This was amazing!!! With only a word or two, or a hand gesture, these two dogs followed their own unique set of instructions and went left, then right, fast, then slow, and nudged this huge flock of sheep into a pen. All of us loved our time with the sheepdogs in Malin Beg and did not want our time there to end.
For more information about having your own sheep dog trial demonstration in Malin Beg in Donegal Ireland, please refer to Away To Me.
Slieve League in Donegal Ireland
Lunch at the Rusty Mackerel
We left Malin Beg and headed back towards Slieve League cliffs. Just before Slieve League cliffs, we stopped and had a delicious lunch at the Rusty Mackerel pub. As you can imagine, we had a delicious lunch of typical pub food, such as fish and chips, clam chowder, hamburgers and stews. It was a beautiful sunny day. We sat in the sun outside enjoying the weather and the cosy atmosphere of our surroundings.
Slieve League Cliffs
From the Rusty Mackerel, we drove around 10 minutes to Slieve League cliffs. I didn’t think it would be possible, but Slieve League cliffs were even more beautiful than Malin Beg. Everywhere I looked, I saw dramatic craggy mountains and cliffs with sheer drops to the Atlantic Ocean below. The mountainside was mostly green, covered in lush grass, and the ocean was a deep blue, promising deep and cold water.
Parking and other details for Slieve League Cliffs
We arrived at the first parking lot and our guide dropped us off there. In front of us, we saw a winding paved road. There was a movable barrier at the start of the entrance to prevent vehicles from entering. However, without any issue, someone lifted it and our guide drove ahead to another parking area out of sight, right next to the Slieve League Viewing Platform. His plan was to park the car and wait, allowing us to enjoy the beautiful and easy 20 minute walk there. This decision saved us time by not having to return on foot to the lower parking lot.
We had even more spectacular views of Slieve League and the Atlantic ocean once we reached the Slieve League Viewing Platform. There was a small parking lot with lots of cars coming and going, a few food trucks and stands selling crafts. It wasn’t crowded. I spotted only a handful people here and there. John, our guide, said Slieve League was getting more and more popular every year. However, at the moment, I only saw small groups of people, mostly couples and families, enjoying the beautiful surroundings.
At this point, we had to decide whether we wanted to go further – to climb up the stairs to the top of Slieve League and continue to hike along the mountaintop, or walk down. We decided to go for it.
Hiking Slieve League Cliffs
The stairs were makeshift and uneven. There weren’t many handrails or guardrails, and what did exist seemed wobbly and tenuous. Most of the climb was steep and there were lots of places where the ground underneath our feet was loose and slippery. However, for the most part, we were a reasonable distance from the edge of the cliff and I did not fear falling. Once we reached the top, we sat and enjoyed the views.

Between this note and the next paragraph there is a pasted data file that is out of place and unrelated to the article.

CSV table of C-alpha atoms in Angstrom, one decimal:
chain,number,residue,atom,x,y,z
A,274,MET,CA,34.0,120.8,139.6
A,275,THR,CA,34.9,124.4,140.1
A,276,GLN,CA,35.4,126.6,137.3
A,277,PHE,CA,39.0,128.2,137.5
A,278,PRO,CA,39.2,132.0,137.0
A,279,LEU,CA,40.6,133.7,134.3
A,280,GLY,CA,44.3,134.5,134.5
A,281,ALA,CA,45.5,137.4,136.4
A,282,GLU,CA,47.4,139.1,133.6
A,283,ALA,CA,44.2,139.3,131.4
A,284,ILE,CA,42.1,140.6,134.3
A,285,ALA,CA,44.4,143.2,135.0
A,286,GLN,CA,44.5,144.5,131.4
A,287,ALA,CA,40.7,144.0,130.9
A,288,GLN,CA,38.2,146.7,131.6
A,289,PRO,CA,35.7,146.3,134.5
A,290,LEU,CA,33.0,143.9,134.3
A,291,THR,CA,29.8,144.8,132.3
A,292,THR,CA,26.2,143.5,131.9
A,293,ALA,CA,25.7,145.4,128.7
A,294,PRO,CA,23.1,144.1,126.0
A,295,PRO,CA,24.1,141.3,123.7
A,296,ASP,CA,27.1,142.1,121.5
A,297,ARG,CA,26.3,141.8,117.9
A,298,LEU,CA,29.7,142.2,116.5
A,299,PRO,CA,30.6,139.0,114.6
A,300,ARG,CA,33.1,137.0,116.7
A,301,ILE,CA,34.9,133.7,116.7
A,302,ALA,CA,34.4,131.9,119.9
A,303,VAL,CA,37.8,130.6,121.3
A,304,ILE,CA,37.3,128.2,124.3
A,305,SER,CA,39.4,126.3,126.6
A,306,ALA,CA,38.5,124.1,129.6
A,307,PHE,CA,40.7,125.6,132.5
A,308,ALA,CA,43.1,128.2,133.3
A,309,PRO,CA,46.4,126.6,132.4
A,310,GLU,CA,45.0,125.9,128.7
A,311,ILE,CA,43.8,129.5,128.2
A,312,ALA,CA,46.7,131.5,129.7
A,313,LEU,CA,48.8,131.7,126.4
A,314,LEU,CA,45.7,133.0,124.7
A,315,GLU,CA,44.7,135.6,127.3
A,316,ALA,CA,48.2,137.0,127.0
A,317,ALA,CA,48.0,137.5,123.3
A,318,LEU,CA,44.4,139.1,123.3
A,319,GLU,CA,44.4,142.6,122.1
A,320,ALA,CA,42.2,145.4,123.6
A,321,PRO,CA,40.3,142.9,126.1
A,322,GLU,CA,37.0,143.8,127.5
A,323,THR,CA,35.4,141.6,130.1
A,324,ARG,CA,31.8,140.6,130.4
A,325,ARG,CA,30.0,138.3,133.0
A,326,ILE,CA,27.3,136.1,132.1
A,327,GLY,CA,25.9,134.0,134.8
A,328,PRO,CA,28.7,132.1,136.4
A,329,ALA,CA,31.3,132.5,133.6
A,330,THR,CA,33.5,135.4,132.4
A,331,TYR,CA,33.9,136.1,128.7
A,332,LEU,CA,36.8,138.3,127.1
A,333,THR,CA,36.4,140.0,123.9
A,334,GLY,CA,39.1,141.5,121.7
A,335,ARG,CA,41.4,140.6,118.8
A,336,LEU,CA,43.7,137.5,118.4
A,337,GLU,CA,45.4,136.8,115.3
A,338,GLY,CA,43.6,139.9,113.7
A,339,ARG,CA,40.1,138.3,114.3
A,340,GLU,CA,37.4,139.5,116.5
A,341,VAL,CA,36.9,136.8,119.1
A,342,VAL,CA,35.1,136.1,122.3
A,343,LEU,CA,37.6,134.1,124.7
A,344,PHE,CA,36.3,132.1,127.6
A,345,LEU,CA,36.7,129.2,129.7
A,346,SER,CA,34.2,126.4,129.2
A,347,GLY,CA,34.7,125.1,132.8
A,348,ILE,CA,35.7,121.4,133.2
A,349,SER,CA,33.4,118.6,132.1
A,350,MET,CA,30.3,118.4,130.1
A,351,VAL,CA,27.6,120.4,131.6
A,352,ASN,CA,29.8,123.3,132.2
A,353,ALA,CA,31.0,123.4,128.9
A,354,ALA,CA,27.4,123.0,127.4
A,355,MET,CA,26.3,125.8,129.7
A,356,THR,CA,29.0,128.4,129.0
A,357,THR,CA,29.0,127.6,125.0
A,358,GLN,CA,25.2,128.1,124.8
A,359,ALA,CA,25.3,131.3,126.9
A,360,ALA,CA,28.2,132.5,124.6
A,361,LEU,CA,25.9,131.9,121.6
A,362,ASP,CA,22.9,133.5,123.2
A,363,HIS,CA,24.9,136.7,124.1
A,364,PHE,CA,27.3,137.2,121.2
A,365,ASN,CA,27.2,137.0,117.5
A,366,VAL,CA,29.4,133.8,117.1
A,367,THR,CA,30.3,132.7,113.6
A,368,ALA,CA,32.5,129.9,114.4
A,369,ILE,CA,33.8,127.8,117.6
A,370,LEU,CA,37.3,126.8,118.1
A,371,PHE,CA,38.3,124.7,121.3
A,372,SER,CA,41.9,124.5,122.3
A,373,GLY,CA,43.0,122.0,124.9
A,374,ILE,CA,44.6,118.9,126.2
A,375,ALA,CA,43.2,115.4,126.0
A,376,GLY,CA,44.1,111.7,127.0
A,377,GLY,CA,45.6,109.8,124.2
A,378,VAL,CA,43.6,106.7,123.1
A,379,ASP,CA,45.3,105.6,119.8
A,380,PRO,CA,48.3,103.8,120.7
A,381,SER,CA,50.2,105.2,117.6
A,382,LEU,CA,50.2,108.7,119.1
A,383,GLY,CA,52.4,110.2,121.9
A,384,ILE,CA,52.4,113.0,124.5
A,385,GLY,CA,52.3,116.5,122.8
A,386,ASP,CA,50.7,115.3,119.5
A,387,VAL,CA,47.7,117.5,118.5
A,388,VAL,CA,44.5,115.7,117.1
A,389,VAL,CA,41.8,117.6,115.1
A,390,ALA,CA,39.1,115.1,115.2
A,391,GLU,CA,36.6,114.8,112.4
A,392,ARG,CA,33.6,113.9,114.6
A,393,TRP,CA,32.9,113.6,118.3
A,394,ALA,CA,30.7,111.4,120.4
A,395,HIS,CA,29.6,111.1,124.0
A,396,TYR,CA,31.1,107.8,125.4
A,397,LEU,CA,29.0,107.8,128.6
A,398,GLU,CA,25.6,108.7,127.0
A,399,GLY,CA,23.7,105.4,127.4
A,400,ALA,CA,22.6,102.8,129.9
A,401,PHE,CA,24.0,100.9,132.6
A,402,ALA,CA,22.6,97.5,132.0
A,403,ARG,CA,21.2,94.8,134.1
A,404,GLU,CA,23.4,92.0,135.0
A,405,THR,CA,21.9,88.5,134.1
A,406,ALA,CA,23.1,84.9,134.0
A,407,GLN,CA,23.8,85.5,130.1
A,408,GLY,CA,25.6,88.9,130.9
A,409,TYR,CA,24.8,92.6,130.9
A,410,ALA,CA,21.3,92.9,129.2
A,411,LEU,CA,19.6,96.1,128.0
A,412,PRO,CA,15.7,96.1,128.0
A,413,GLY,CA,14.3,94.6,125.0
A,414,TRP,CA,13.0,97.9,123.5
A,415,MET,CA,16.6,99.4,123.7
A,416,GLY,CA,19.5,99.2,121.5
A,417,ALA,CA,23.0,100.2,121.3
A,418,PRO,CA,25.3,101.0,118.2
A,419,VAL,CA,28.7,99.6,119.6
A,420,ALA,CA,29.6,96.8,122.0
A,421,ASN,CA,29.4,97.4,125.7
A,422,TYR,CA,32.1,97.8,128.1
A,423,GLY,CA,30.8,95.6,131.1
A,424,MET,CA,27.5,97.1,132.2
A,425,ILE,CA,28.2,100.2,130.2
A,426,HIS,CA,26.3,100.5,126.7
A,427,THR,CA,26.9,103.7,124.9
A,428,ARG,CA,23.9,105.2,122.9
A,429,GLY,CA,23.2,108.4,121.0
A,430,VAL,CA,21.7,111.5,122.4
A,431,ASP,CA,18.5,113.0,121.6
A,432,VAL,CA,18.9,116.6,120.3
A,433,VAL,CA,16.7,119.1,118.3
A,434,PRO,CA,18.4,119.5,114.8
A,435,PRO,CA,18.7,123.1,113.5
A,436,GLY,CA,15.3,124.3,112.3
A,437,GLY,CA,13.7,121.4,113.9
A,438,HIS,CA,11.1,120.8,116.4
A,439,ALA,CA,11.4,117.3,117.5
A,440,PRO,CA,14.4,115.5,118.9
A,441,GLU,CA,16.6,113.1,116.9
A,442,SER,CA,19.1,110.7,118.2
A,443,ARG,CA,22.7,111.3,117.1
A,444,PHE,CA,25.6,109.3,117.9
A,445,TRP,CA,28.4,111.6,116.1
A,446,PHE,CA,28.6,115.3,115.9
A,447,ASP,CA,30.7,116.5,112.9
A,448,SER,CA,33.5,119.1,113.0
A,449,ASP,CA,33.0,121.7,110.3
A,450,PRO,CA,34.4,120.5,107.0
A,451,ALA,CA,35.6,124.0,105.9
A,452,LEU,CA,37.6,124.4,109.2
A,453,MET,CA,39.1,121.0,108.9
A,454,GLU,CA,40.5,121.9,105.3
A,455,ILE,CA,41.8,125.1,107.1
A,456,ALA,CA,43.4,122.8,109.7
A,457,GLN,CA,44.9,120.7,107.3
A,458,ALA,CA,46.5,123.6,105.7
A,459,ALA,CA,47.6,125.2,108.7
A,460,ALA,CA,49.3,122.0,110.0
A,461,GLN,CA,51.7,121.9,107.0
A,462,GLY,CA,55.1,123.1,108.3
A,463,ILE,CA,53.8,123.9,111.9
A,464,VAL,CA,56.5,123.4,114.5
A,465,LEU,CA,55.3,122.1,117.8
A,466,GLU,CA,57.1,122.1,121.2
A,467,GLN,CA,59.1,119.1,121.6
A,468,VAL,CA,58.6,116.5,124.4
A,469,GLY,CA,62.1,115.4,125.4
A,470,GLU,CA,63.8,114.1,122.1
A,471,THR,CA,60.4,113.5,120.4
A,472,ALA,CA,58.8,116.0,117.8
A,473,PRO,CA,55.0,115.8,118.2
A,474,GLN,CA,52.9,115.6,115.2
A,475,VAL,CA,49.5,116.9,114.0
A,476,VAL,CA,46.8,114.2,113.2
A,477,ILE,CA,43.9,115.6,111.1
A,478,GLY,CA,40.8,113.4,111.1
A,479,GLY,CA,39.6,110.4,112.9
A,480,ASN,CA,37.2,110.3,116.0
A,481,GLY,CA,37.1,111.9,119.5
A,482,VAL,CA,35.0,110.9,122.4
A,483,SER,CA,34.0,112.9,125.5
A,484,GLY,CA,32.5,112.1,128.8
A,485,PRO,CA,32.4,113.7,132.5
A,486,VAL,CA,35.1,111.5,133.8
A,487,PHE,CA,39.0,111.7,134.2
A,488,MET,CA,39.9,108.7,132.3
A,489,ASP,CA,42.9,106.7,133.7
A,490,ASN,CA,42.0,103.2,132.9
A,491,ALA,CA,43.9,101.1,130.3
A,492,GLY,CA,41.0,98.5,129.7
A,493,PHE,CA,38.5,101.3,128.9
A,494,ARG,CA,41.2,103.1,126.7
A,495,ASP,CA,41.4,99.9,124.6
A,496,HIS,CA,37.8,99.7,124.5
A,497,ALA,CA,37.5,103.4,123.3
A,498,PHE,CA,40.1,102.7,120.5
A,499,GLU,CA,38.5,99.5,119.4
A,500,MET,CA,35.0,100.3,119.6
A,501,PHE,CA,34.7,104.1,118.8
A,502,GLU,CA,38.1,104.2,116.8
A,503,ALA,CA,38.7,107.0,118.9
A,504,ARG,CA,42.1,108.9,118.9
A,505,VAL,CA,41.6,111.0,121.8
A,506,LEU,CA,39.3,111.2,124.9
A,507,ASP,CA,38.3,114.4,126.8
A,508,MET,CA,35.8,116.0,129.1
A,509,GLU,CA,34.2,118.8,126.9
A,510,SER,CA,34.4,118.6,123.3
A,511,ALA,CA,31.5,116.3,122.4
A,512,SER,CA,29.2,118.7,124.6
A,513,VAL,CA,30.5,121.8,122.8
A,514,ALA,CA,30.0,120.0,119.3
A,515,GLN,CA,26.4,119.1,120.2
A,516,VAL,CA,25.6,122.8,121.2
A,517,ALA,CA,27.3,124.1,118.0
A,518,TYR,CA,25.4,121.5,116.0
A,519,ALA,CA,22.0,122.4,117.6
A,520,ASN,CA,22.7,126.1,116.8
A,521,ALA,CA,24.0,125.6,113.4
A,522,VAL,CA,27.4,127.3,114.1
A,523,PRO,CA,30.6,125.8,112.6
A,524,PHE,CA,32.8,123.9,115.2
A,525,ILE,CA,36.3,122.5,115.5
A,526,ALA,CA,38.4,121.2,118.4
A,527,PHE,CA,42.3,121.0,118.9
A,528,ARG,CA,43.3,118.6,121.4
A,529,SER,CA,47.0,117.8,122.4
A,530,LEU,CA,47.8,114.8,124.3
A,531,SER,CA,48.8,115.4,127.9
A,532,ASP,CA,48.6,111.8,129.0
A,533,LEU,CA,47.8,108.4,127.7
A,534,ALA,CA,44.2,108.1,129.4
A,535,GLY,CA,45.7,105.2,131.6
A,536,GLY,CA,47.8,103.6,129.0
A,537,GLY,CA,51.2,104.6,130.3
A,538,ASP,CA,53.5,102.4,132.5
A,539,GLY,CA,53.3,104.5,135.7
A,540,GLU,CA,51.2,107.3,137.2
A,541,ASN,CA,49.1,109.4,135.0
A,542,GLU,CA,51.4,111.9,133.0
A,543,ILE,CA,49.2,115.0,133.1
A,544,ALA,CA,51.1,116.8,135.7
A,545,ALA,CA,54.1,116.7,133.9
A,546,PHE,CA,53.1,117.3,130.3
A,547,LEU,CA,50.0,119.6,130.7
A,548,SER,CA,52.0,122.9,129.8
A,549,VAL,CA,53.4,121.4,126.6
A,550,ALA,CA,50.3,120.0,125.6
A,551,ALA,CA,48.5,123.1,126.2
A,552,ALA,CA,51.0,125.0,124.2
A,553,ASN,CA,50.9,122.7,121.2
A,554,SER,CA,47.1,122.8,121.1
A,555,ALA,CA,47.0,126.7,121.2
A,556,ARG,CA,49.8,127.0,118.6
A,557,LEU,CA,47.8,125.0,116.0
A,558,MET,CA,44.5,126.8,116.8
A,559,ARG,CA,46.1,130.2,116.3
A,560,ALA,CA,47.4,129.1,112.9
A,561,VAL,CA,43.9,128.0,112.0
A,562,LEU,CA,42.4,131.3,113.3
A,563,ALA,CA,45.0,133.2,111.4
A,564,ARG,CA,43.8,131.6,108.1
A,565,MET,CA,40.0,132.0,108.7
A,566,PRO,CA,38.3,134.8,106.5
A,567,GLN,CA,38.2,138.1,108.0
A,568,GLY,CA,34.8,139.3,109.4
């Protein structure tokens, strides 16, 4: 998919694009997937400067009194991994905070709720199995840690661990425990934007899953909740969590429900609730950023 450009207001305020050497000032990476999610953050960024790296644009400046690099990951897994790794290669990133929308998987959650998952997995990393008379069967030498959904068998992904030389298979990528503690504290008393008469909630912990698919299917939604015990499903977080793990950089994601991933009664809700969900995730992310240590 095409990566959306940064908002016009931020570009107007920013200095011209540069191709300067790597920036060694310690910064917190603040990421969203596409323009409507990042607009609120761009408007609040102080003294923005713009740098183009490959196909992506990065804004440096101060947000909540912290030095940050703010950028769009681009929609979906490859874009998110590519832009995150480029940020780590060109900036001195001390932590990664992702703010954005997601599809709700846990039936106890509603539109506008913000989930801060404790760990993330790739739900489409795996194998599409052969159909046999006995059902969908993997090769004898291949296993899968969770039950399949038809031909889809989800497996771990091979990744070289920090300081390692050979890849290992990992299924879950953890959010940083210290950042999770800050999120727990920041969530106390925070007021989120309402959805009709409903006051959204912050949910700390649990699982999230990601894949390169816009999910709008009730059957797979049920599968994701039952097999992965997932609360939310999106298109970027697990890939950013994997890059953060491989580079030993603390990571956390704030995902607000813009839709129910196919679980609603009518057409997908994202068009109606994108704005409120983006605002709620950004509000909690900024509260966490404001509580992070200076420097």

We decided against hiking further along the mountaintop. It was a one way path which I could easily see from our vantage point. I was concerned about time and it did not seem to offer different views than what we were already enjoying. We headed back to the car and continued our drive.
Tips For Slieve League
- Unless you have mobility issues (or short on time), I would park in the lower parking lot and enjoy the windy paved road up to the Slieve League Viewing Platform.
- However, there is limited parking next to the Slieve League Viewing Platform. You are allowed to lift the barrier and drive slowly up. You are sharing the road with pedestrians, so be cautious.
- The road is paved and level and has a gentle slope up and down. With a moderate fitness level, most people would find this path fairly easy.
- I would wear flat comfortable walking shoes for the road. If you plan to hike up Slieve League further, you should wear running or hiking shoes.
- Like everywhere in Ireland, the weather is unpredictable. I’d recommend wearing layers with a waterproof jacket on the outside for rain and/or wind.
- The road is relatively safe for children provided they are mature enough to stay on it. In may places, within steps from the road, there are drops, sometimes small ones to a field or massive ones to the Atlantic Ocean. I would be very cautious about bringing young children who are incapable of following direction unless you have them firmly in hand.
- The climb up the stairs from the Slieve League Viewing Platform to the top of Slieve League is challenging because it is steep, without handrails, and the ground is loose in many places. If you have mobility issues, I would not recommend it. I would also be extremely cautious about bringing young children, even those who are mature and take direction well. There are too many spots where a small lack of judgement could mean a deadly drop to the ocean below.
Driving Back From Slieve League to Donegal Ireland
We drove back to Donegal to pick up our own car and start our drive to Galway. We drove through lots of little villages and continued to see beautiful rugged scenery. One final highlight was stopping at Muckros Head to enjoy the view of the beach and the mountain climbers.
We loved our day trip to Malin Beg and Slieve League in Donegal Ireland. We saw pretty villages and absolutely jaw dropping scenery. Our guide John, and the itinerary that he put together for us, were amazing. We would not have gone to Malin Beg, to Silver Strand beach, or experienced the sheepdog trial demonstration without his guidance. I would highly recommend the Rusty Mackerel for a drink or a meal, if you find yourself in that neck of the woods. Most importantly, don’t forget your walking shoes! You will be itching to get out of the car and explore some of the most breathtaking landscape in all of Ireland.